Almost three-quarters (73 per cent) of global institutional investors expect new technologies to reshape the industry by 2025, according to a new survey by Fidelity Investments Inc.

The survey, which polled more than 900 institutional investors in 25 countries, found 80 per cent of respondents expect blockchain and related technologies to fundamentally change the industry, while 62 per cent said new trading algorithms and sophisticated quantitative models will make markets more efficient.

While institutional investors believe artificial intelligence will make the industry more competitive, many have yet to allocate resources to it. One third of respondents have yet to start considering or testing how AI and advanced analytics could be useful to the investment process. This reality is especially reflected in the U.S., where 77 per cent of institutional investors have yet to begin to address AI. Areas where AI is expected to be helpful in the near term include asset allocation (69 per cent), performance/risk evaluations (67 per cent) and custom portfolio construction (39 per cent), according to the survey.

Read: A final forecast on the future of Canada‚Äôs pension industry

“The transformation of the investment industry is within our sites due to expanding data sets, faster computing power and smarter technologies,” said Jeff Mitchell, chief investment officer at Fidelity Institutional Asset Management, in a press release. “As investing becomes more transparent and real time, the implications for asset allocation and portfolio construction will be profound. Asset allocation will evolve as clients’ needs become more complex, demanding more sophisticated and dynamic investment solutions.”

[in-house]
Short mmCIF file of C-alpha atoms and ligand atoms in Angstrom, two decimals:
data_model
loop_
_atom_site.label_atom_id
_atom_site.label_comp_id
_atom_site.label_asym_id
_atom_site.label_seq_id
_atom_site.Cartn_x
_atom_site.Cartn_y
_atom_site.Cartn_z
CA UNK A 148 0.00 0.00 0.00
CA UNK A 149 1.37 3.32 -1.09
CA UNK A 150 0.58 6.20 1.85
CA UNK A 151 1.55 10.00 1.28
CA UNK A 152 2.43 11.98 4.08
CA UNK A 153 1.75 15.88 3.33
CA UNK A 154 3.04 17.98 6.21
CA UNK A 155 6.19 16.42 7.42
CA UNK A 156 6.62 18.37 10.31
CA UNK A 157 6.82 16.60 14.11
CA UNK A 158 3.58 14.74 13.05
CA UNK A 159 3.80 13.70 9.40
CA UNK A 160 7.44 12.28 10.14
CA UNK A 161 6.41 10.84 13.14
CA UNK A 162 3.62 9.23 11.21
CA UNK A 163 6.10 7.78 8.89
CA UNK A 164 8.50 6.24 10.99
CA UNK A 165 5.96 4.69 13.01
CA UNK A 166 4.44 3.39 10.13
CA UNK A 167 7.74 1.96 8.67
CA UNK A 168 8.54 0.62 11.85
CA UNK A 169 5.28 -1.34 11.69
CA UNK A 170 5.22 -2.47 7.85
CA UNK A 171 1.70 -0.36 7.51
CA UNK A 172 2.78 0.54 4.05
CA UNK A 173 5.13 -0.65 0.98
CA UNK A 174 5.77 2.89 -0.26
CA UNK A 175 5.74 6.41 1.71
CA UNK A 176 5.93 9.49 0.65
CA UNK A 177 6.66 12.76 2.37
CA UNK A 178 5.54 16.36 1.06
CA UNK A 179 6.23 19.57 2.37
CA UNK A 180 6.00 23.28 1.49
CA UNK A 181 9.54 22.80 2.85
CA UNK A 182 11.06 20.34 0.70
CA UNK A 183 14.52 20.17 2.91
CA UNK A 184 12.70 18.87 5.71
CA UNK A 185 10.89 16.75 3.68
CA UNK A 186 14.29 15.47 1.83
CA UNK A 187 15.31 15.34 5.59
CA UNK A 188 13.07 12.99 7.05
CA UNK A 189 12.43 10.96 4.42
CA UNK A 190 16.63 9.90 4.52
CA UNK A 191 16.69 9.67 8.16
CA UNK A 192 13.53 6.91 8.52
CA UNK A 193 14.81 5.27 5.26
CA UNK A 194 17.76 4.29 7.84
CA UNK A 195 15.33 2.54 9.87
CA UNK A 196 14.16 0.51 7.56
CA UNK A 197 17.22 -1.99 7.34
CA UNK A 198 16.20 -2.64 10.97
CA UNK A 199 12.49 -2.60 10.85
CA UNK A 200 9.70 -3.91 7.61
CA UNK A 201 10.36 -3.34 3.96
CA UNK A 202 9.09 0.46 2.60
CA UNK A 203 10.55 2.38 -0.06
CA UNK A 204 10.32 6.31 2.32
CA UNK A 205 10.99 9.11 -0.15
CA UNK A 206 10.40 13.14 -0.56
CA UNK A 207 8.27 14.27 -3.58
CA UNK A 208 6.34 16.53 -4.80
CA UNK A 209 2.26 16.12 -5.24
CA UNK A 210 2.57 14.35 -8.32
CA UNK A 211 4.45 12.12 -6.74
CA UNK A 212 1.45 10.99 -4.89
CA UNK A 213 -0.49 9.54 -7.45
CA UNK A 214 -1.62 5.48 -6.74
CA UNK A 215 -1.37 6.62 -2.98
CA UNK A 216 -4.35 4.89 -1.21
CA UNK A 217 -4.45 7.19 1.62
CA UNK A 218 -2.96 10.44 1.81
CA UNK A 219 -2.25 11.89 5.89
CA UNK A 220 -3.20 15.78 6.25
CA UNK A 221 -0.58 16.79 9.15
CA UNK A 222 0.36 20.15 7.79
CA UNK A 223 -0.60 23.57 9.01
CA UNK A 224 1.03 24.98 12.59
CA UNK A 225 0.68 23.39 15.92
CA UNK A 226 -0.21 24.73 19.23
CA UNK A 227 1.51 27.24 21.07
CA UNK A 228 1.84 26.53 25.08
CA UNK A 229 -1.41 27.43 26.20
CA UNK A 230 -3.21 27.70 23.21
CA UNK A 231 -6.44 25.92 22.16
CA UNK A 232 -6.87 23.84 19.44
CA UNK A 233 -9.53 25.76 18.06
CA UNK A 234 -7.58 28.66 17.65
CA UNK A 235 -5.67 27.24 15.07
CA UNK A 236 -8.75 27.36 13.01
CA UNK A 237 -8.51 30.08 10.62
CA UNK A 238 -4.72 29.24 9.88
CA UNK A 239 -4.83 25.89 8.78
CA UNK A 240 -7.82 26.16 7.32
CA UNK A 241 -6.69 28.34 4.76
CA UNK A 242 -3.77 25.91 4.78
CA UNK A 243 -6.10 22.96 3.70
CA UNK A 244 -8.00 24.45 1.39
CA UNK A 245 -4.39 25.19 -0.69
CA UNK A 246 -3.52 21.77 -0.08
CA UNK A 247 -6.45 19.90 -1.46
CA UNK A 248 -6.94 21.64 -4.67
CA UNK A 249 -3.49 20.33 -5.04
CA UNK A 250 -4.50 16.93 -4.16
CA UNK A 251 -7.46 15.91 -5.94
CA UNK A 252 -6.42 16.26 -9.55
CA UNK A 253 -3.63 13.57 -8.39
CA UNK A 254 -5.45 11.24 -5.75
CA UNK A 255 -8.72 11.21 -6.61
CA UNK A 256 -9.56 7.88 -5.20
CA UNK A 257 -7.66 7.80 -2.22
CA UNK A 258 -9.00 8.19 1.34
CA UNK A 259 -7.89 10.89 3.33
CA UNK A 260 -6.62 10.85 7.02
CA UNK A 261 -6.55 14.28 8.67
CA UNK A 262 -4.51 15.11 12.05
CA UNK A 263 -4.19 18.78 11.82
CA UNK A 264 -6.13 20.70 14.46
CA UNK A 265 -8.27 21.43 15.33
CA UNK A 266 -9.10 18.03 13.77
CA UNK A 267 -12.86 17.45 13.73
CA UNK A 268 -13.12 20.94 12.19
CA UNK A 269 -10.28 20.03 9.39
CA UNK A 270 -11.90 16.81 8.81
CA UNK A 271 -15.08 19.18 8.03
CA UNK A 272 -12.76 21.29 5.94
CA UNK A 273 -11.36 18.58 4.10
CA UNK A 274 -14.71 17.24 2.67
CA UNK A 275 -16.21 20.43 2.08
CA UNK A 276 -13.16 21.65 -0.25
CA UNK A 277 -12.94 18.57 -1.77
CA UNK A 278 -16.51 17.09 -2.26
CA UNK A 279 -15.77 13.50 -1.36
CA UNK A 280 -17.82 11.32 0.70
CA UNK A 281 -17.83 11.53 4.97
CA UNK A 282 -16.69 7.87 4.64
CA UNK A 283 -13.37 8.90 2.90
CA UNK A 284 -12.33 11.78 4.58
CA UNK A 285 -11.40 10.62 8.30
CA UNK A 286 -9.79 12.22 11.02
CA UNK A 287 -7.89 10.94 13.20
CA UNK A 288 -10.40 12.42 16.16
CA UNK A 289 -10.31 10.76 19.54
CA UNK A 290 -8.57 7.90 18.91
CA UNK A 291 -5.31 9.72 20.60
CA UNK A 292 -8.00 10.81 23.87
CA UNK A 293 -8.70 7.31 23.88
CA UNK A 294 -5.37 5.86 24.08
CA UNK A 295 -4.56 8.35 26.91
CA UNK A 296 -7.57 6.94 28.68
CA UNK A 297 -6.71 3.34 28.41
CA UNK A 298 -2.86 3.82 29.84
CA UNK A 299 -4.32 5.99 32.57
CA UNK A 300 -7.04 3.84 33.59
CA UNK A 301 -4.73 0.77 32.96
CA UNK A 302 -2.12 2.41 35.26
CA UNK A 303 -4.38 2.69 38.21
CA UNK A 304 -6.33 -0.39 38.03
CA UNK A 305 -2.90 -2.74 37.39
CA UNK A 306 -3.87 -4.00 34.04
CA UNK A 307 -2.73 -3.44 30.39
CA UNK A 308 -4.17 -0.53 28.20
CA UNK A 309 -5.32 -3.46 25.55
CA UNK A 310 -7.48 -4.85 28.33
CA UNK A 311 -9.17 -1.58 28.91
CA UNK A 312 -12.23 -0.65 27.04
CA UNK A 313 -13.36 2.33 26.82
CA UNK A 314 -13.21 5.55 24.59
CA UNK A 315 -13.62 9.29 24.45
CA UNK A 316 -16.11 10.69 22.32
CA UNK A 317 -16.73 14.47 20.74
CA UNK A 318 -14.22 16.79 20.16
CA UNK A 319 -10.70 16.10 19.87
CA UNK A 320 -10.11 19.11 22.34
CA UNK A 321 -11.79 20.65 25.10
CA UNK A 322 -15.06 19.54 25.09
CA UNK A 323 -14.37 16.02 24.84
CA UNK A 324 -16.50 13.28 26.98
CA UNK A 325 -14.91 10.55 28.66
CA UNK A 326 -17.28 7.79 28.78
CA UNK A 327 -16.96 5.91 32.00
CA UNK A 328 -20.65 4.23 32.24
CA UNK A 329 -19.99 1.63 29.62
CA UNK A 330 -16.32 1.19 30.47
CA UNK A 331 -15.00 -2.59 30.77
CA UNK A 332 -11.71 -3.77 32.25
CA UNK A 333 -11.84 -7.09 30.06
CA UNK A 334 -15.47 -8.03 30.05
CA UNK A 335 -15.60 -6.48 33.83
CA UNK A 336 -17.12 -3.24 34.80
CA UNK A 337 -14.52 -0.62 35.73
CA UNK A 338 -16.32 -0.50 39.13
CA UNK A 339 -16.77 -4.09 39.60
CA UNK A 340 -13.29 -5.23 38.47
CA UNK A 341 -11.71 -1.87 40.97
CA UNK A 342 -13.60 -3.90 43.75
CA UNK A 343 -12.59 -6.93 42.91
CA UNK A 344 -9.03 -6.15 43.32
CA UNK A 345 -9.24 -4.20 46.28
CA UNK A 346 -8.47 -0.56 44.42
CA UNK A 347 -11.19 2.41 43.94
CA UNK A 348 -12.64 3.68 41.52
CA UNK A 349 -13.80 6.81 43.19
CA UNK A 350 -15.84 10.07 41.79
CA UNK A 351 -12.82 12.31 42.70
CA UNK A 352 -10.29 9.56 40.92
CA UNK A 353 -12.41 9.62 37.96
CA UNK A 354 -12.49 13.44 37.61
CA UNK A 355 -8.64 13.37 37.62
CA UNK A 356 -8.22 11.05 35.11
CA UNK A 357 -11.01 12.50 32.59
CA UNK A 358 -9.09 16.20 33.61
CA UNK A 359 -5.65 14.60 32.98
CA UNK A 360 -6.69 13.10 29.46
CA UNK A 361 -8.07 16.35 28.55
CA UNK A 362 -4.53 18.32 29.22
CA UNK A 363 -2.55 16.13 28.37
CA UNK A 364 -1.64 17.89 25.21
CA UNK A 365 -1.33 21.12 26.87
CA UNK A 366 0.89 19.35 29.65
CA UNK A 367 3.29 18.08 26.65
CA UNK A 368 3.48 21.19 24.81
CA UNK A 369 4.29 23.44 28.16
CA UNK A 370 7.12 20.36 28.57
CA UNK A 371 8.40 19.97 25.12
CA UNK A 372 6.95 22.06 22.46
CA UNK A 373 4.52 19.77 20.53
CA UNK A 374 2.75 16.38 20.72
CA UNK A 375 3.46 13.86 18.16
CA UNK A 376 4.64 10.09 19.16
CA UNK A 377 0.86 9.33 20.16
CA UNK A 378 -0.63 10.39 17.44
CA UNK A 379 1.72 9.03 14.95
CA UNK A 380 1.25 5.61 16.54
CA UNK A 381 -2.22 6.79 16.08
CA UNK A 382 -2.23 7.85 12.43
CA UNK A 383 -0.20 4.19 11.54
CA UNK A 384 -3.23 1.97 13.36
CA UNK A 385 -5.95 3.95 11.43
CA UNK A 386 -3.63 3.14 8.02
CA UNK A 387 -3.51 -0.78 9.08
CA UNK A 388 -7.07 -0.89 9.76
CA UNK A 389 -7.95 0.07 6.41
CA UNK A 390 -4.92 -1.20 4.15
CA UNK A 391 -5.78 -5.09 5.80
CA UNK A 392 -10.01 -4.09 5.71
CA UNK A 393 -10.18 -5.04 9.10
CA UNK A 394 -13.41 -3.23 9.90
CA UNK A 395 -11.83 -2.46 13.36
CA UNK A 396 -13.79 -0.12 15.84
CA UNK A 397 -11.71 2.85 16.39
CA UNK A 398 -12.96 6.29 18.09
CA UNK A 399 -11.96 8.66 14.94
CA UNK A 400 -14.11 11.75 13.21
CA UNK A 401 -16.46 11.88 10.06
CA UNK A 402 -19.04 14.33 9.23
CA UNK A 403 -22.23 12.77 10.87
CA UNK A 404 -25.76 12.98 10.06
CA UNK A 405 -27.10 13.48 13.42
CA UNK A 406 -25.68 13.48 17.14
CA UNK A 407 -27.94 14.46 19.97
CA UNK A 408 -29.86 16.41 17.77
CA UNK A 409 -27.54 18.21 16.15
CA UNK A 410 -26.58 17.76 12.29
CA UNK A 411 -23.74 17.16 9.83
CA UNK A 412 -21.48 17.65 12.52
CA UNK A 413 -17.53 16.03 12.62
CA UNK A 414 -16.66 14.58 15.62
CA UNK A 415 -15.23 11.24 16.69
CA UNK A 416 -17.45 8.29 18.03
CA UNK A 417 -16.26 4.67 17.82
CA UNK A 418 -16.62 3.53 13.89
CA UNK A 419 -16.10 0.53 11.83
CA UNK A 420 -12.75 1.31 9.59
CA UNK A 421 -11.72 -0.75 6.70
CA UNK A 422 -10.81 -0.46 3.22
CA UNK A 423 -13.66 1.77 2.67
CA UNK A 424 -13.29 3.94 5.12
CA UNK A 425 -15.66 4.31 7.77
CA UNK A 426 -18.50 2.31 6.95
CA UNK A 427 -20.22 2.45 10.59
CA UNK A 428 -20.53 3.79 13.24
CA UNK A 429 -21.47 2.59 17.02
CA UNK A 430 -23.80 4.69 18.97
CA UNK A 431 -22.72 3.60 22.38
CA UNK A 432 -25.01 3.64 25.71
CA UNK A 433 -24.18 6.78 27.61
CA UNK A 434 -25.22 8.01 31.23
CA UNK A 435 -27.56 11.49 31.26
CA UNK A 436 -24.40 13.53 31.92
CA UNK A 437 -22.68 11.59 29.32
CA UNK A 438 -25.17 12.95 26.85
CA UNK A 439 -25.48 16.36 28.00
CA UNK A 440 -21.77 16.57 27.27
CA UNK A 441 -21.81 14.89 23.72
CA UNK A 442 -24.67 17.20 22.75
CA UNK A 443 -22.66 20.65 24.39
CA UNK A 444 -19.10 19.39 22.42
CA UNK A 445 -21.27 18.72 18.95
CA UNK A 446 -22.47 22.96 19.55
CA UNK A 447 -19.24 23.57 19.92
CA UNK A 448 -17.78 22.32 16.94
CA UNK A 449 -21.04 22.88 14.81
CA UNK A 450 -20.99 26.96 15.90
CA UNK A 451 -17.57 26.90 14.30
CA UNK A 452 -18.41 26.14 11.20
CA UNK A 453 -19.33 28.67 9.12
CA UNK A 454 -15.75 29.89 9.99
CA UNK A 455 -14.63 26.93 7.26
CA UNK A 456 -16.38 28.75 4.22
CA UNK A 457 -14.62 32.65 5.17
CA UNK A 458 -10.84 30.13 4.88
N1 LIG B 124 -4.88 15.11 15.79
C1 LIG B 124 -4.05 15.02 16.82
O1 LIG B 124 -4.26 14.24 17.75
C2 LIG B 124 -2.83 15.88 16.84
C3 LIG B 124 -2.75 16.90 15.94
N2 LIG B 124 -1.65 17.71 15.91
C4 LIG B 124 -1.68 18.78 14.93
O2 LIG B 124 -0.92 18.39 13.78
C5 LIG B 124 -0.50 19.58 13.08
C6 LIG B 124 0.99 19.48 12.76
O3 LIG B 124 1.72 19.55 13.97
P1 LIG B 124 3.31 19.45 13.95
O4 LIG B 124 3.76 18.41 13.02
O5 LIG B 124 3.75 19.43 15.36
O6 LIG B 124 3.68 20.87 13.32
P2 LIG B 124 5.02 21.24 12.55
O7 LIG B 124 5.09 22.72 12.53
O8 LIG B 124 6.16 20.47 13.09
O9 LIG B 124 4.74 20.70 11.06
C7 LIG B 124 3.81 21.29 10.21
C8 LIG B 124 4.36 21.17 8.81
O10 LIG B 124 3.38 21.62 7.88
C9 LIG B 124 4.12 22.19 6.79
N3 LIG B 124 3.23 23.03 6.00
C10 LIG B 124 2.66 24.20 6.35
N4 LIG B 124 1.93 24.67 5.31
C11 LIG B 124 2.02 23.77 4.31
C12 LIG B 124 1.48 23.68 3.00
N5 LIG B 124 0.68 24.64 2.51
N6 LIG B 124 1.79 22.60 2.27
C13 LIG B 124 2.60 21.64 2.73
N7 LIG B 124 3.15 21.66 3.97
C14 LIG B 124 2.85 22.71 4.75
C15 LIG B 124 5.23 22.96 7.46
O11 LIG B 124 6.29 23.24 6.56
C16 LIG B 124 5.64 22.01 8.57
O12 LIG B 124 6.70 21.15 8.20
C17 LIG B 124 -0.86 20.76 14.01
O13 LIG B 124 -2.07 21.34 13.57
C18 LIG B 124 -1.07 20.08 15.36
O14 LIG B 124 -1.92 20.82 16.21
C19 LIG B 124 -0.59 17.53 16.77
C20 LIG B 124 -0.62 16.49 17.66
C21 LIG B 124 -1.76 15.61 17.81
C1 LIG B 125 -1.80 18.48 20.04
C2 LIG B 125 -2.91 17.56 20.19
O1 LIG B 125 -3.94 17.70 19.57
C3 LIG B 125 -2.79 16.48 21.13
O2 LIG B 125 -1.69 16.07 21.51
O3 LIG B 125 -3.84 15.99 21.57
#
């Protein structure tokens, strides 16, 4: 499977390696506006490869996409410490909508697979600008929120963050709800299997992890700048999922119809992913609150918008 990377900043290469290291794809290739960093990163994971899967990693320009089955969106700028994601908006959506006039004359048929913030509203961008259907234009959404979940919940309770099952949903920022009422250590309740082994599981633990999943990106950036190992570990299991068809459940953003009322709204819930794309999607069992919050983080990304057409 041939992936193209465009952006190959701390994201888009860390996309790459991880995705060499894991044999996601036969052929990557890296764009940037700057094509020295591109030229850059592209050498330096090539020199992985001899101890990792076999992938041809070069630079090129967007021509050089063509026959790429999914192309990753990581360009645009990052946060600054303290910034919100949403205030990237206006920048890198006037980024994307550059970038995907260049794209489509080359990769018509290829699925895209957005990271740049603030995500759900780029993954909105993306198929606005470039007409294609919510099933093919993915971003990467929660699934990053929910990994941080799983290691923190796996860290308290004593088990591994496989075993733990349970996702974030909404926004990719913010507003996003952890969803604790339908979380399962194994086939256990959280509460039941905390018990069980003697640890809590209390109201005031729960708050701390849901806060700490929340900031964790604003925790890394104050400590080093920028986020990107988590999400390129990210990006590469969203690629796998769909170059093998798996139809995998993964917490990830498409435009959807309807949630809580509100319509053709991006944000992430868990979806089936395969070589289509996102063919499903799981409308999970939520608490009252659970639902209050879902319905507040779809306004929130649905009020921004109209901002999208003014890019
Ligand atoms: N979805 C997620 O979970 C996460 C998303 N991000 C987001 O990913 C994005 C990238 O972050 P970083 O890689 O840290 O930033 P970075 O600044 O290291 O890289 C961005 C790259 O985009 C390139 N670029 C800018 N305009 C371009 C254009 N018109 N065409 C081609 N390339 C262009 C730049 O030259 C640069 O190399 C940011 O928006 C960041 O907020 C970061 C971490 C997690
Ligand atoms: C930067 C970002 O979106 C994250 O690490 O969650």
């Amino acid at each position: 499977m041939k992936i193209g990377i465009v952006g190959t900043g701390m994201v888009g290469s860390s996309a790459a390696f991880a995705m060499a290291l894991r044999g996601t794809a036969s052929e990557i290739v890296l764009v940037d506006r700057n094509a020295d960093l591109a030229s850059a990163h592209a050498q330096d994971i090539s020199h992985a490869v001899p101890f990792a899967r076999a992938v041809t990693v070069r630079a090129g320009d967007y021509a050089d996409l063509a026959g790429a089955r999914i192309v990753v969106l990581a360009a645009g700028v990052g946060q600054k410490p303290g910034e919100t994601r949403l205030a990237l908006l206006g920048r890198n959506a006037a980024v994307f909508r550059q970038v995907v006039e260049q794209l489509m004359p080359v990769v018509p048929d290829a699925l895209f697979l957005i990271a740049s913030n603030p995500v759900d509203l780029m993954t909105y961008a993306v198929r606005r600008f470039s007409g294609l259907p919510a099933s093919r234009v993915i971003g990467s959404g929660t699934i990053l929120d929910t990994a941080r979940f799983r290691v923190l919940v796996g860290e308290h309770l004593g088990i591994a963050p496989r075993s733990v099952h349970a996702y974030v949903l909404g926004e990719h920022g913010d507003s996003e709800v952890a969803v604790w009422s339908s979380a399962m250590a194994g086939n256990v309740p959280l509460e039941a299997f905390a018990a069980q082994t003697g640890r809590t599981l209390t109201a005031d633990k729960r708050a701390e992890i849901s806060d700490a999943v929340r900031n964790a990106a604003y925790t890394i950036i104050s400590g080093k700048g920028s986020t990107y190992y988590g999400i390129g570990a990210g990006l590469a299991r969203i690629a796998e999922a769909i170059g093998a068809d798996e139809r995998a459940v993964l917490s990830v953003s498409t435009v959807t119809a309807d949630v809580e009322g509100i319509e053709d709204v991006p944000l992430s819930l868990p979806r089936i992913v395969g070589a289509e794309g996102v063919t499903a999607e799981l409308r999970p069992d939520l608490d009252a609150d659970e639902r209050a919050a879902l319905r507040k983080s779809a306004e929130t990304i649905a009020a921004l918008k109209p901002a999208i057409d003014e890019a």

Indeed, about half (53 per cent) of respondents said they believe new technologies will replace existing roles in the industry. However, the human connection will remain important, with 60 per cent noting they expect AI will augment existing jobs rather than replace them.

“When we arrive at the intersection of humans and machines, it’s important to remember what is irreplaceable and that is relationships,” said Judy Marlinski, president of Fidelity Institutional Asset Management. “Asset managers who provide expertise and oversight will always be valuable to their clients, but they should also recognize their expertise has to evolve toward leveraging new technologies that can help their clients effectively meet their needs and objectives.”

Read: Well-being, technology among 2018 human resources trends: report

Copyright © 2019 Transcontinental Media G.P. Originally published on

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